I've mentioned before, that I am not the biggest fan of "screamy" vocals in heavy metal music. I can tolerate it, or even dig it a little, in certain styles, and certain doses. Sufficed to say, I am not much of a fan at all of the style of screamy-ness that the band Trivium utilizes, and so I was very much a fan of the fact that I got into them with the album "The Crusade", where they had made a very public point of stating that they were dropping the screamy-ness for the most part. But then 2008 happened, and yet another situation involving what you could call a vocal contingent of a fan base, had apparently complained about the lack of screamy-ness on "Crusade", enough that the band itself apparently felt compelled to go back on their own statements, and thus their follow-up album, titled "Shogun", featured a full-bore return to their previous scream/sing/growl mixture. The point of pointing that out, of course, is because that was already a recipe for me not liking the new album that much. However, as it turned out, the song-writing on "Shogun" was particularly strong, even moreso than "Crusade". So strong, in fact, that in SPITE of the screamy-ness, I eventually wound up liking every song on the record, something I could not say for "Crusade".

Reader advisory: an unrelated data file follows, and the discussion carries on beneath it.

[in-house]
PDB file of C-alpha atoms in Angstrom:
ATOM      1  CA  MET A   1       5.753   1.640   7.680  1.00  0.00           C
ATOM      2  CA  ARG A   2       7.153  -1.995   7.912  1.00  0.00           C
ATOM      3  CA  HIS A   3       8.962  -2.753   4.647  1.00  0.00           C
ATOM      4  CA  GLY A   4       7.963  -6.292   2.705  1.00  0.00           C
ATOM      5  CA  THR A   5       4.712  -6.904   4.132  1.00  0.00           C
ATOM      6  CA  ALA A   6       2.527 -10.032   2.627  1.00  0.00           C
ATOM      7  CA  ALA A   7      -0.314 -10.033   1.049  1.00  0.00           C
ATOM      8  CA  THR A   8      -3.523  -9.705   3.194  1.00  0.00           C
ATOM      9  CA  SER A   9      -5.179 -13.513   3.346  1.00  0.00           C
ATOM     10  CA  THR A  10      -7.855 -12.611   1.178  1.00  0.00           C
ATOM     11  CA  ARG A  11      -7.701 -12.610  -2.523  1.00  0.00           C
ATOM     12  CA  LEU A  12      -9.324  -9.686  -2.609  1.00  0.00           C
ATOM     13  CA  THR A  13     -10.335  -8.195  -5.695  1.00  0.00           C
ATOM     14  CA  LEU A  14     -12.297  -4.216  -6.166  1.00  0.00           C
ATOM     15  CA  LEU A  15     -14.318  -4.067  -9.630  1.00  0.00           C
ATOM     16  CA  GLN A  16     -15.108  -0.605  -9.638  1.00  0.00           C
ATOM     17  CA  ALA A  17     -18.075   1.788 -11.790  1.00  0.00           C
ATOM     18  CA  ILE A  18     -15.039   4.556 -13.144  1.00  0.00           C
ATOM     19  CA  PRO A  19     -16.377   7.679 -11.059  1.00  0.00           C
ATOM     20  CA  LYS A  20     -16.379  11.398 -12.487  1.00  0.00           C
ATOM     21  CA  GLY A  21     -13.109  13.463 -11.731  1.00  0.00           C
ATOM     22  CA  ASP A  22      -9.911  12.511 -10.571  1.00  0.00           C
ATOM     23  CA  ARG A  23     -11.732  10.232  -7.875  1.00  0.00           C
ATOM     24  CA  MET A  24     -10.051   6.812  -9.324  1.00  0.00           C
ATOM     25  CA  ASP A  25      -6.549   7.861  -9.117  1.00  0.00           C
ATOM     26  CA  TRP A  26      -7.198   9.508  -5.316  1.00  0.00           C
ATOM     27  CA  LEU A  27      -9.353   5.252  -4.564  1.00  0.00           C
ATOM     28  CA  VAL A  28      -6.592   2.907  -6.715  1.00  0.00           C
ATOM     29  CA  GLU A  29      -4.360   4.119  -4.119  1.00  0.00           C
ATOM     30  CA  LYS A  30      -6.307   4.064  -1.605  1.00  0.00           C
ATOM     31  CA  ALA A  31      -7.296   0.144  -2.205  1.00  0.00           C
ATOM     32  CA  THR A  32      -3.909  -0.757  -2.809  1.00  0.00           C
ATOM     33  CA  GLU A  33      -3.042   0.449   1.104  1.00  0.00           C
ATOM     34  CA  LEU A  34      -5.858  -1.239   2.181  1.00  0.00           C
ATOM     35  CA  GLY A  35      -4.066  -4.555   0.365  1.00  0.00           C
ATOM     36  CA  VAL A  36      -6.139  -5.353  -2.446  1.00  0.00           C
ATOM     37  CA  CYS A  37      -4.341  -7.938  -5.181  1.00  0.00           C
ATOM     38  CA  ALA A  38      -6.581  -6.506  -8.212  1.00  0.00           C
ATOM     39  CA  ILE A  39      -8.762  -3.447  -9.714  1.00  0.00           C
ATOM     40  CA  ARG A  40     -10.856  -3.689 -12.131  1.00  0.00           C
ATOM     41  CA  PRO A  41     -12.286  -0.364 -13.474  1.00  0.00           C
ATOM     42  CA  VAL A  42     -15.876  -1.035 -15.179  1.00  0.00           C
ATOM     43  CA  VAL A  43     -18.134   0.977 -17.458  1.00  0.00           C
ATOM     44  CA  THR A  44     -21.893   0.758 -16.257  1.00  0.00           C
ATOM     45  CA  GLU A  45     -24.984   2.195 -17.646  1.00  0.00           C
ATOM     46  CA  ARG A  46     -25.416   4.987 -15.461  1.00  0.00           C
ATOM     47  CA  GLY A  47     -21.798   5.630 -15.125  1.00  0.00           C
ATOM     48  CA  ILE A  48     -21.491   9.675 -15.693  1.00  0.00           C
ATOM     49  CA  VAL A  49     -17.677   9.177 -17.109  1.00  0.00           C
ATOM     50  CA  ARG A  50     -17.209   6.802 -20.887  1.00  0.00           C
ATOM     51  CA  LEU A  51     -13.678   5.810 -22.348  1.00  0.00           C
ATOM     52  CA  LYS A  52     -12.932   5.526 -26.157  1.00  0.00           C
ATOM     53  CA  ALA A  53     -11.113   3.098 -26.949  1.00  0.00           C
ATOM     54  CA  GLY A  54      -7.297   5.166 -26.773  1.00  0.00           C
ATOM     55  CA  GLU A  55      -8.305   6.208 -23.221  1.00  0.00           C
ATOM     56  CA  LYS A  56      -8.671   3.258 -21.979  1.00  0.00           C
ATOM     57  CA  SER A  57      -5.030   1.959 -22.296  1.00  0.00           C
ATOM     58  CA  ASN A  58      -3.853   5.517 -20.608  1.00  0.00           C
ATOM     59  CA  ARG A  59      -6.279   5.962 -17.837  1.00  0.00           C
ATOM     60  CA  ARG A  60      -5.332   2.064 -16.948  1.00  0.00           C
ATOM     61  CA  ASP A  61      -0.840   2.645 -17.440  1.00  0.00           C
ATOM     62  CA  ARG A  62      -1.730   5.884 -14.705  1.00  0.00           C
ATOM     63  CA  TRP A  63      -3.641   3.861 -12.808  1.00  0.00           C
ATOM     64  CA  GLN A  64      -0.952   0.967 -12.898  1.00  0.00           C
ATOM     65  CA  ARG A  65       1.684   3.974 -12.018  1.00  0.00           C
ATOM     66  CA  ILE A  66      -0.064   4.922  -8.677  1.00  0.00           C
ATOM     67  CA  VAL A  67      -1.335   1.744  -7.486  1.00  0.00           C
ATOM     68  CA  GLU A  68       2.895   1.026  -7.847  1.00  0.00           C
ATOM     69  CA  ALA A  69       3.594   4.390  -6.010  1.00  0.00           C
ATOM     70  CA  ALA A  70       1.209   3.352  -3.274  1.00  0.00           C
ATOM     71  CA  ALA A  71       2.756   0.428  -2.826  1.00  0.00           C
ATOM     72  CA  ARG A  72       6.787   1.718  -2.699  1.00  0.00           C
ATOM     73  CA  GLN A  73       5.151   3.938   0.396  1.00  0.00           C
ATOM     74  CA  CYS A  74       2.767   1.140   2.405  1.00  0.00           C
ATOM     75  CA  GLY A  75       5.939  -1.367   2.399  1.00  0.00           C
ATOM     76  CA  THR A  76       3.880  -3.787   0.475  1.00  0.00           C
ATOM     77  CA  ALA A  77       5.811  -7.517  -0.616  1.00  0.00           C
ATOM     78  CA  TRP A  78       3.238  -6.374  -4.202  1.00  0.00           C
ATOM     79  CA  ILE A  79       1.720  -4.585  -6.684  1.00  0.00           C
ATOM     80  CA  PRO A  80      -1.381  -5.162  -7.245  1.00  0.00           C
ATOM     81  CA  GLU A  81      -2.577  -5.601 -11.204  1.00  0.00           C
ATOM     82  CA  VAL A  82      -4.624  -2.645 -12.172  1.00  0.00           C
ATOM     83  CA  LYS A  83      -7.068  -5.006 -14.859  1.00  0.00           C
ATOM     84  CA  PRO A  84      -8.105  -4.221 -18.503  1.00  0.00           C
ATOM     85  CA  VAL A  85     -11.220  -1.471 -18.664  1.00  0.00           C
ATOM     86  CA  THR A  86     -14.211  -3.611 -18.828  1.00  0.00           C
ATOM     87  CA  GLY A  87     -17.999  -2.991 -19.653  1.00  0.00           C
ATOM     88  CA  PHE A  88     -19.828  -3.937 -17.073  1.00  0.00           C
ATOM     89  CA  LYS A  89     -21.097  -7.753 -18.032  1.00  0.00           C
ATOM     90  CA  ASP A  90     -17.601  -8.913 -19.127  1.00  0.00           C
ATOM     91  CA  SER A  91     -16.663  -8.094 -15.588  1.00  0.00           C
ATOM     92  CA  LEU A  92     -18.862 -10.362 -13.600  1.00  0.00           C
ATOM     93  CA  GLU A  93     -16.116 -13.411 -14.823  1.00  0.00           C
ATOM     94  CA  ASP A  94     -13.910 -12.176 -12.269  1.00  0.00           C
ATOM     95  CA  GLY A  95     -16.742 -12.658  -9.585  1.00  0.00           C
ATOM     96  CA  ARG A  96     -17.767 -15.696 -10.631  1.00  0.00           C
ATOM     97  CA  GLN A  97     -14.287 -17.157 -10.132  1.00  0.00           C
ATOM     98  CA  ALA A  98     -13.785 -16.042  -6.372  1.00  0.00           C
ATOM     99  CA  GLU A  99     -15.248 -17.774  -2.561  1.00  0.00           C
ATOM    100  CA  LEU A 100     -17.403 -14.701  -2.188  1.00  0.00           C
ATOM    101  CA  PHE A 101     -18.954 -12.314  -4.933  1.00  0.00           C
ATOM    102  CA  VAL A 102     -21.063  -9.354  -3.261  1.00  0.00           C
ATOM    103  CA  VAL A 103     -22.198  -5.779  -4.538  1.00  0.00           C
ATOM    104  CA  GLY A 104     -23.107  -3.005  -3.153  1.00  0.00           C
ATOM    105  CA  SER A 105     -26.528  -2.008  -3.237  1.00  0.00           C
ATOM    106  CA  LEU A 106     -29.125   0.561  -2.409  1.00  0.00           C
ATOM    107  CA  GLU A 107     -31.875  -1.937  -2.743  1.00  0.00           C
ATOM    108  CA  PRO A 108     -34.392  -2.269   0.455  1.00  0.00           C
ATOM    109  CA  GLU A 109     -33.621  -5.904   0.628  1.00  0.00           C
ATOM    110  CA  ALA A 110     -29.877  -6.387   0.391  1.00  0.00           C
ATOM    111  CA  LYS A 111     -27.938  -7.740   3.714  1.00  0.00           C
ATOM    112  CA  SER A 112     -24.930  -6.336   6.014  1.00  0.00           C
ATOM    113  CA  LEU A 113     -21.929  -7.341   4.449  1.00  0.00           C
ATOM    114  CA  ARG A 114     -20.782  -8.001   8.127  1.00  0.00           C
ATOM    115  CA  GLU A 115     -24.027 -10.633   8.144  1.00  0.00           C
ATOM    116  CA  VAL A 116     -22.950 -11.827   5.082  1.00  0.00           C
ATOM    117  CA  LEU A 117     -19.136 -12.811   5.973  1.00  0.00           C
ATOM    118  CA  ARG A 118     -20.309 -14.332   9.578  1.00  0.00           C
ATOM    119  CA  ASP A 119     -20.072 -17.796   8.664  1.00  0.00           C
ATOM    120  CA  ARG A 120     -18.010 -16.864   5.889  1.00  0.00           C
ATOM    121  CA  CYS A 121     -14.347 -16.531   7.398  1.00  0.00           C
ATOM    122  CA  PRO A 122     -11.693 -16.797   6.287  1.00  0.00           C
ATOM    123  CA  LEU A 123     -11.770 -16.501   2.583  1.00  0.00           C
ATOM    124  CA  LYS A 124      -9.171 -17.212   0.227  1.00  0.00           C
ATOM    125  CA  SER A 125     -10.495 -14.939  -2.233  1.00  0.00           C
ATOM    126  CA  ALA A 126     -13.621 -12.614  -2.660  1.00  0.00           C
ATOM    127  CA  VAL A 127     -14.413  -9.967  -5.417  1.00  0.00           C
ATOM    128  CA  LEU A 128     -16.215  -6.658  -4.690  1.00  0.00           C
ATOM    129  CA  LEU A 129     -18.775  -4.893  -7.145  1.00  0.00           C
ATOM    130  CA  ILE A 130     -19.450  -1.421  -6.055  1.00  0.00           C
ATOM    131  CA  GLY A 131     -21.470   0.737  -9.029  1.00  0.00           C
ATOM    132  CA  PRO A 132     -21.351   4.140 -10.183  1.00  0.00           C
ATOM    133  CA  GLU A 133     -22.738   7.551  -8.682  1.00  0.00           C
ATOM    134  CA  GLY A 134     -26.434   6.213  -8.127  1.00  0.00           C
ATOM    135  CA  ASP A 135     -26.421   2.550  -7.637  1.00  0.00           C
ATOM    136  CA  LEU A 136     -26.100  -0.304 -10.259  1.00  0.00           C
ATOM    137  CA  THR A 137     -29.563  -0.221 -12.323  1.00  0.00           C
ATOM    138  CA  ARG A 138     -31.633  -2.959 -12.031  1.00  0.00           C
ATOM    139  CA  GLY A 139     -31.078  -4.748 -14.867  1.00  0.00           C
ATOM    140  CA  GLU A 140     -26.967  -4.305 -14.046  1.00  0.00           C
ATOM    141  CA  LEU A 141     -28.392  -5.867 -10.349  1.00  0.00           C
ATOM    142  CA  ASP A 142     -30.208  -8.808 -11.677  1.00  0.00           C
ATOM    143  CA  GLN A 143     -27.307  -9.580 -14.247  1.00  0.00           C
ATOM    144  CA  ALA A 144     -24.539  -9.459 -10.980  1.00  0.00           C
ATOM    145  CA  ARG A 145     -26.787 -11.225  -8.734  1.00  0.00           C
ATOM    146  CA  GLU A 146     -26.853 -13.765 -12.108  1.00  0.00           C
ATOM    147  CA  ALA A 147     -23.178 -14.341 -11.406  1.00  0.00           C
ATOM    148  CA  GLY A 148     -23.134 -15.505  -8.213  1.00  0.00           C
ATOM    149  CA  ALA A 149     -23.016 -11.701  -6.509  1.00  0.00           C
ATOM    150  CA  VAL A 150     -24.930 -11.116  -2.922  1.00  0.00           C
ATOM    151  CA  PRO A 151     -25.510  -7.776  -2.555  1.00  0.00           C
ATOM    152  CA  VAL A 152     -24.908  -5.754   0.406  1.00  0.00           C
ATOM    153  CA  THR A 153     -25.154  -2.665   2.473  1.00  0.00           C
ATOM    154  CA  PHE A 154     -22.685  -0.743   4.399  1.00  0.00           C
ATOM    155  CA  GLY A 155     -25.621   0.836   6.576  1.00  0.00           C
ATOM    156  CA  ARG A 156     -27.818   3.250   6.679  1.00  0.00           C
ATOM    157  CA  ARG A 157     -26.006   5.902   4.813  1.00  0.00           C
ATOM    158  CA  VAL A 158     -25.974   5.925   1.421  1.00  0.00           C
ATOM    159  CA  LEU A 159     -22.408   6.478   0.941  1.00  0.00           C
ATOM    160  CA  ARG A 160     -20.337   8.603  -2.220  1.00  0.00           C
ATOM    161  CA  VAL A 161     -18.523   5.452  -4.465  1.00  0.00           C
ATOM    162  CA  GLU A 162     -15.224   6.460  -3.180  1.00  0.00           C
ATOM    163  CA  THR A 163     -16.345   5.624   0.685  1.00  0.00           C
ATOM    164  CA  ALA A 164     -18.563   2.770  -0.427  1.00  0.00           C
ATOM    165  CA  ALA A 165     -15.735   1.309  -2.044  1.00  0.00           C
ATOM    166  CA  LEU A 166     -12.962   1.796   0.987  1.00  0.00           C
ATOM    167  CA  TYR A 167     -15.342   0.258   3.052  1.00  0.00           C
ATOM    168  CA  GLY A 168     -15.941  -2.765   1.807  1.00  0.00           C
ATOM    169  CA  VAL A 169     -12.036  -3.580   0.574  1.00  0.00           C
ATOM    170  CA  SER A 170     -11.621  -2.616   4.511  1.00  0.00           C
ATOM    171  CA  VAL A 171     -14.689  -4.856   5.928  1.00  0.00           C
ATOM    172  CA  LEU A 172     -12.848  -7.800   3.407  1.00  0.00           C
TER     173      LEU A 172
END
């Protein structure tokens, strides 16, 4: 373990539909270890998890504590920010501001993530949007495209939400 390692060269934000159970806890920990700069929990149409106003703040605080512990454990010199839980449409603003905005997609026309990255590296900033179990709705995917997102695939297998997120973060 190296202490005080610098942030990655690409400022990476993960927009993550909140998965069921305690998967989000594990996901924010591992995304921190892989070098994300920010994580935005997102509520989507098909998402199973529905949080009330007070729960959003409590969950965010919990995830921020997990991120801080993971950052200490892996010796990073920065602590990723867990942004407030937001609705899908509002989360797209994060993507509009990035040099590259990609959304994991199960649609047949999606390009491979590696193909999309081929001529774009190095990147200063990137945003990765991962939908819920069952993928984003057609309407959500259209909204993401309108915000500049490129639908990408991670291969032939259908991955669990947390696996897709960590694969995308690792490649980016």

Now strong song-writing alone might not, however, have won this record Album of 2008 for me, BUT, it also had going for it the fact that a majority of the songs on the album, were heavily based on various kinds of mythology, mostly Japanese and Greek. And since I have always been very much into mythology, folklore and monsters, that of course is going to hold major appeal to me. Which it did. There are songs on the album about Prometheus the Titan, Homer's Odyssey, and the myth of the Greek monsters Scylla and Charybdis (the origination of the metaphor "being stuck between a rock and a hard place"), among other things. In all, it's a very strong album, and while I far preferred the vocal style of "Crusade", "Shogun" does in general happen to be a stronger album. The one caveat in that, I would say, is that there are two particular songs, one from each album, that honestly feel out of place, thematically, and like they should have been switched. The song "Down From the Sky" on "Shogun", while a good song, is pretty much the only song on the entire album that is basically modern (talking about tyranny and the threat of nuclear war, etc.), with no basis in mythology at all, which would have fit "Crusade" far better. And conversely, the previously mentioned song "Becoming the Dragon" on "Crusade", which is directly adapted from Asian myth, absolutely belongs on "Shogun".